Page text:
After three votes and three losses, can life get worse for Boris Johnson? On Wednesday the UK PM's call for a national election on 15 October - he needed a two-thirds majority - was blocked by the House of Commons.

By Ian Horswill


Posted on September 5, 2019

All sporting teams can come good after three defeats from three matches and the same hope should be offered to the UK’s Prime Minister Boris Johnson.

But, in reality, Boris Johnson is now nothing more than a puppet beholden to the Opposition Labor Party and the Scottish National Party. Jeremy Corbyn is the main man pulling Johnson’s strings.

After three votes and three losses, can life get worse for Boris Johnson? On Tuesday (UK time), MPs took control of the parliamentary agenda. Then on Wednesday (UK time), they demanded Johnson rule out a “no-deal” Brexit and sign an agreement with the European Union by 31 October. If he can’t do that, the demand is that he extends the leaving date, probably into 2020. He has been steadfast that he will do neither.

Exasperated, the UK PM then called for a national election on 15 October – he needed a two-thirds majority – but was defeated by the House of Commons. However, it may be that a similar motion for a national election on Monday (UK time) will secure the necessary number of votes.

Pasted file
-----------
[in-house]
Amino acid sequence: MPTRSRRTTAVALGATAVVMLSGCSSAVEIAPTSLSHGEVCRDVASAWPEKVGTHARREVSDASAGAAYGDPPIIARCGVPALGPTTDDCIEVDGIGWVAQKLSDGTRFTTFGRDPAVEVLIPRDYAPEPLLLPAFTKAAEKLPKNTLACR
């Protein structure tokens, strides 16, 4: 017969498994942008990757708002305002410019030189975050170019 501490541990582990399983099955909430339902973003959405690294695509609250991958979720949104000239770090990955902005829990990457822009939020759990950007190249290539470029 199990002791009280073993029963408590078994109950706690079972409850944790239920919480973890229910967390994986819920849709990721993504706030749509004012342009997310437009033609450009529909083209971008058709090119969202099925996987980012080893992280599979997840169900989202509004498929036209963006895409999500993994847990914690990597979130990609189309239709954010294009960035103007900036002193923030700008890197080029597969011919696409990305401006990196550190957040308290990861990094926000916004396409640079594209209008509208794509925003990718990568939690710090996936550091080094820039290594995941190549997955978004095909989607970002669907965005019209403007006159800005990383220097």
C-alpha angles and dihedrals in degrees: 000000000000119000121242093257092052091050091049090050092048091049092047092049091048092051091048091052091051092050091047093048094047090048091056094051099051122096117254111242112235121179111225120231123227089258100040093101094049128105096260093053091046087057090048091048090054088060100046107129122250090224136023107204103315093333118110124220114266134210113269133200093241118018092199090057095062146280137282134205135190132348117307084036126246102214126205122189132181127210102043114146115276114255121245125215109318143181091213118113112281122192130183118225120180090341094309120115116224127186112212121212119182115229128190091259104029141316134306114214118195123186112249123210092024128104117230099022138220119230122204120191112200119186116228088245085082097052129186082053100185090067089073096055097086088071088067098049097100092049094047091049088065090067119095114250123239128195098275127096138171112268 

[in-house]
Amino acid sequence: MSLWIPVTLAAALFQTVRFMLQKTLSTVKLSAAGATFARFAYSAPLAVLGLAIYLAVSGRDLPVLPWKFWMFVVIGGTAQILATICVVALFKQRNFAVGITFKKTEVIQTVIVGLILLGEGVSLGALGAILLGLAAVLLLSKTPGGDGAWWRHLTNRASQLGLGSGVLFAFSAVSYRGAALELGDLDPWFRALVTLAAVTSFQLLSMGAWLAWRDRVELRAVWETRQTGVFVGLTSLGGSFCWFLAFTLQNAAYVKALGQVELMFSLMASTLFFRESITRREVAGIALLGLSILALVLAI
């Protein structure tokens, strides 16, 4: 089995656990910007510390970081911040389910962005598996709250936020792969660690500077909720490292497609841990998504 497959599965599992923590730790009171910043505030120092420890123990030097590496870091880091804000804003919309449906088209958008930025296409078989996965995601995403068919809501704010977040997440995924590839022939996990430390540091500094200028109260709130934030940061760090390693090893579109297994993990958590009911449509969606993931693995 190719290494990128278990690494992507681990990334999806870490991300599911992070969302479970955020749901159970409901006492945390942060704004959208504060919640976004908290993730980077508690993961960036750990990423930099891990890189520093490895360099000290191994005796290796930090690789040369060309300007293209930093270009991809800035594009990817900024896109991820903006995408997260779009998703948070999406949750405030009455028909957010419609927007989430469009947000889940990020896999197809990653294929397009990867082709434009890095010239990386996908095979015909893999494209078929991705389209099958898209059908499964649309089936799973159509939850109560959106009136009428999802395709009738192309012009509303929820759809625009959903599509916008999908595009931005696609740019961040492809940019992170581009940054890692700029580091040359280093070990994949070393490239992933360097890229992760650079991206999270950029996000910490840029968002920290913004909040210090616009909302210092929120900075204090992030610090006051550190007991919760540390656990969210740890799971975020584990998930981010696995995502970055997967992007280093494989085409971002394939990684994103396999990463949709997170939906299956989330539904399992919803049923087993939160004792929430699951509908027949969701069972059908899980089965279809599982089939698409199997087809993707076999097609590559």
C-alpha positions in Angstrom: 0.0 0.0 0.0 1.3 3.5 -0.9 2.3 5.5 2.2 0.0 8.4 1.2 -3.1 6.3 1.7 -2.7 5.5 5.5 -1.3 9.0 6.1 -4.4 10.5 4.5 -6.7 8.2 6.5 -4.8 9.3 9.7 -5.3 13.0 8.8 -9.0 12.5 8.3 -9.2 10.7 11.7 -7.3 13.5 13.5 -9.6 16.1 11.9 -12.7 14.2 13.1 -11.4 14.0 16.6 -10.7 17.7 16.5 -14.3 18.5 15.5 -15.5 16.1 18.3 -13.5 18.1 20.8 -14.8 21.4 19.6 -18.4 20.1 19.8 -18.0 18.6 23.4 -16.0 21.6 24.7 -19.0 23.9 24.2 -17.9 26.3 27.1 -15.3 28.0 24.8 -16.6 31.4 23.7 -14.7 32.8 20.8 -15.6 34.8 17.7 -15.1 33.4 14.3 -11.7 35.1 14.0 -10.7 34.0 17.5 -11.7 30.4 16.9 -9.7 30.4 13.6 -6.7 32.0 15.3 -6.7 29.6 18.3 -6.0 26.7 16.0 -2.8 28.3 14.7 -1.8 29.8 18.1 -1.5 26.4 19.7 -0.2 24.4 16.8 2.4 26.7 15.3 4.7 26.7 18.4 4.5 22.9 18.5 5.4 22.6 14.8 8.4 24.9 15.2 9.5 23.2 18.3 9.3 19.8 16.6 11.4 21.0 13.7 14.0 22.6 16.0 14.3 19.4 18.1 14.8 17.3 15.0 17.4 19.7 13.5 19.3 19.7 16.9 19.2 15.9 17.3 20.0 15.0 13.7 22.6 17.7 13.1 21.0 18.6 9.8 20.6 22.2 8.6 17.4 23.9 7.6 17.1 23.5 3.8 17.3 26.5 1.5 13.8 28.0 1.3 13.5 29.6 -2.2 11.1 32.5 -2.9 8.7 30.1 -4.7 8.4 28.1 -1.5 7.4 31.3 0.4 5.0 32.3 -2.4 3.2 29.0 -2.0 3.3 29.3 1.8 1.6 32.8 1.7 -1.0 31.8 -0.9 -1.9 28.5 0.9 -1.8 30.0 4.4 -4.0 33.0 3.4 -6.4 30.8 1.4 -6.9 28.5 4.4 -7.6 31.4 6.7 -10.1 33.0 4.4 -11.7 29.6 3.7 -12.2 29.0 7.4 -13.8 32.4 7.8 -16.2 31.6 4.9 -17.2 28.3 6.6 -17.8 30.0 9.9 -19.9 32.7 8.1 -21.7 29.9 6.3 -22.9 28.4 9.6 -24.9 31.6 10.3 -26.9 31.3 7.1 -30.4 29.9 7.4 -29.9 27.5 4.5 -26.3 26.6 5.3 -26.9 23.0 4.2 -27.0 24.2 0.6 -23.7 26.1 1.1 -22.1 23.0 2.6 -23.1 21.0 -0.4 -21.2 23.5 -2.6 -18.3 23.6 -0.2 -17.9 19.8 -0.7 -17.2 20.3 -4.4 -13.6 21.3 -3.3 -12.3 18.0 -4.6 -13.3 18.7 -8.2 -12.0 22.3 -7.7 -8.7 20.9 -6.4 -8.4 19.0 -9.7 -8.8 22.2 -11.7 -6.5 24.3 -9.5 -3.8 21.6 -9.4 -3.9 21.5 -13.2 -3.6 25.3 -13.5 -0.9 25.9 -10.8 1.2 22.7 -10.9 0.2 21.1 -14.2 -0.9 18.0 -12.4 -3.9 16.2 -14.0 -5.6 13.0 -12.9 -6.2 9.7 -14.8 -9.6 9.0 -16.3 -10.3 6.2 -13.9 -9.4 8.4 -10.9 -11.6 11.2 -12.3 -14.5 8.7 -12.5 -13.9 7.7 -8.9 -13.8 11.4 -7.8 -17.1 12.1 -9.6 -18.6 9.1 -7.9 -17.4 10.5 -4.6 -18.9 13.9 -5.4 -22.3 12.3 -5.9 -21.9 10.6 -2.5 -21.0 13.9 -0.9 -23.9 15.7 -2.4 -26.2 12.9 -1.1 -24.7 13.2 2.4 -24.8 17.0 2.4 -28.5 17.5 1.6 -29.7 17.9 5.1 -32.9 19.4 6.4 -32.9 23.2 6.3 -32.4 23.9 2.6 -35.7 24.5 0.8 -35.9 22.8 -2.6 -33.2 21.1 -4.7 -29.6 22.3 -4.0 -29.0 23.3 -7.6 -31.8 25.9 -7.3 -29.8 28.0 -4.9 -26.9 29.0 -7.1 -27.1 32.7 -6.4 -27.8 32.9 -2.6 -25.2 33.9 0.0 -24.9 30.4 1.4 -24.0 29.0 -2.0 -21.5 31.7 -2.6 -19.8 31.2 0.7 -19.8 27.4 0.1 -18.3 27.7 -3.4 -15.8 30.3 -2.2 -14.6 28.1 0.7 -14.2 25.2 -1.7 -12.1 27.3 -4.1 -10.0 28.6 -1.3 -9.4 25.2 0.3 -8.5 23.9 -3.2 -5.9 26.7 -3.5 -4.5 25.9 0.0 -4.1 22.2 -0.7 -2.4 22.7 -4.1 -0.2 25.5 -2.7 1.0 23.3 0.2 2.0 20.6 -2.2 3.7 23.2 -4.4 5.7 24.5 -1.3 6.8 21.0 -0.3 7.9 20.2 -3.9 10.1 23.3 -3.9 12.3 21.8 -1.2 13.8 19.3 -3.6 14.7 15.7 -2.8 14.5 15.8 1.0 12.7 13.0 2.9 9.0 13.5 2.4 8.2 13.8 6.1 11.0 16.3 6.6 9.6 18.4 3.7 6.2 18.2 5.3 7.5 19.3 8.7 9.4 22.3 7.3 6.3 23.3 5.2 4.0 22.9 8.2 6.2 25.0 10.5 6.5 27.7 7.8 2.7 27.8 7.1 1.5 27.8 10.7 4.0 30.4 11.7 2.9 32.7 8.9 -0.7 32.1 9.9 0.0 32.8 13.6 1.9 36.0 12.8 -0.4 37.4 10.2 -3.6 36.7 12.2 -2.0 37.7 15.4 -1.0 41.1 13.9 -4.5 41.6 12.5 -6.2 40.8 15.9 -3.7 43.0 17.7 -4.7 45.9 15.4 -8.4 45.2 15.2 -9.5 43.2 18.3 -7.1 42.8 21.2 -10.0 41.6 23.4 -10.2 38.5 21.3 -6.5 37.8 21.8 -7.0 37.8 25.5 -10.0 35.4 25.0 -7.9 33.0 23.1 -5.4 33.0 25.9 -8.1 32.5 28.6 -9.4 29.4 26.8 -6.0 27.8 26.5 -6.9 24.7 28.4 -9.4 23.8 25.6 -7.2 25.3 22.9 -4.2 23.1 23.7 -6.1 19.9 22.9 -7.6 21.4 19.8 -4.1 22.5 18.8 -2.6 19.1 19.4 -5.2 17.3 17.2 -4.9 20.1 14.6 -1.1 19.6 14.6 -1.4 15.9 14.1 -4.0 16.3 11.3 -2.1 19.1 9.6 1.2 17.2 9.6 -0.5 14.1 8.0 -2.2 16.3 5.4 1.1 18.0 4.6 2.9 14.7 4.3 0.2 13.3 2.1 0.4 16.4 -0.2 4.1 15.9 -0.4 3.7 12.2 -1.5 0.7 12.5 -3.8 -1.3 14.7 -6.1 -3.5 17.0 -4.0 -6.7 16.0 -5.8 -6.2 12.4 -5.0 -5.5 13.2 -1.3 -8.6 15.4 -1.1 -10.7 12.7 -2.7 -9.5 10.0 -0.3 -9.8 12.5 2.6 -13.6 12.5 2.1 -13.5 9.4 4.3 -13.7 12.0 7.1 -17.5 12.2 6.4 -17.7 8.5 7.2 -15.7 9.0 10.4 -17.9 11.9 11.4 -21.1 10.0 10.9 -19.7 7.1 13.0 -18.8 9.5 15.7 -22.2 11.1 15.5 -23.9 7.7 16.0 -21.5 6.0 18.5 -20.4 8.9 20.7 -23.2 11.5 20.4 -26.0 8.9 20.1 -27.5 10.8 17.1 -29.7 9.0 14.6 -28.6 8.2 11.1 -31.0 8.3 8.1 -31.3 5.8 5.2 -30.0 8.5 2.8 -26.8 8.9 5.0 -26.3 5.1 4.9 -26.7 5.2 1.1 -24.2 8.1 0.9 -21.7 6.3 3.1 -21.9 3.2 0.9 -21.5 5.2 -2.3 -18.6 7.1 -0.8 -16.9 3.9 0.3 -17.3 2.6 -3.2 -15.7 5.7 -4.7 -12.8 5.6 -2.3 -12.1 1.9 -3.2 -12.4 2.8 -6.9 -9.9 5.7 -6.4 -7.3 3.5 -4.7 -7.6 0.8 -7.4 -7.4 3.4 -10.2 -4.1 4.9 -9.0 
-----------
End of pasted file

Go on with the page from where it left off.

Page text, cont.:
The national election vote came just 48 hours after Johnson told the public: “I don’t want an election, you don’t want an election”.

Corbyn claimed Johnson’s proposal for a 15 October poll was “a bit like the offer of an apple to Snow White by the wicked queen”. However, Corbyn indicated if his party’s bill to block Johnson’s No Deal Brexit was granted Royal Ascent, he would support a national election.

“Let this bill pass, and gain royal assent: then we will back a general election,” Corbyn said, without specifying a date, AP News reported.

To confuse matters further, the Labour bill is facing stiff opposition from Conservative Party peers who are seeking to block in the House of Lords. The bill if granted Royal Ascent forces Johnson, against his will, to seek an extension to hold further talks with the European Union on an agreed withdrawal if he has not secured a new Brexit deal by 19 October. Johnson insists the UK must leave the European Union on the scheduled date of 31 October, with or without an agreement.

More than three years after the population voted for the UK to leave the European Union, a seemingly increasing number of politicians seem determined to stop it happening, even as Johnson says it was “the biggest democratic vote in our history.”

Opinion polls do not point to a certain majority for Johnson’s Conservatives if an election was called.

The Washington Post, in a comment piece, wrote “after all the huffing and puffing, the public gets the idea the populist cult leader is an incompetent charlatan”.

Johnson, despite having a shocker of a day, came up with the best put-down, taunting the Opposition Labour leader.

“I know he’s worried about free-trade deals with America, but there’s only one chlorinated chicken that I can see in his house, and he’s on that bench.”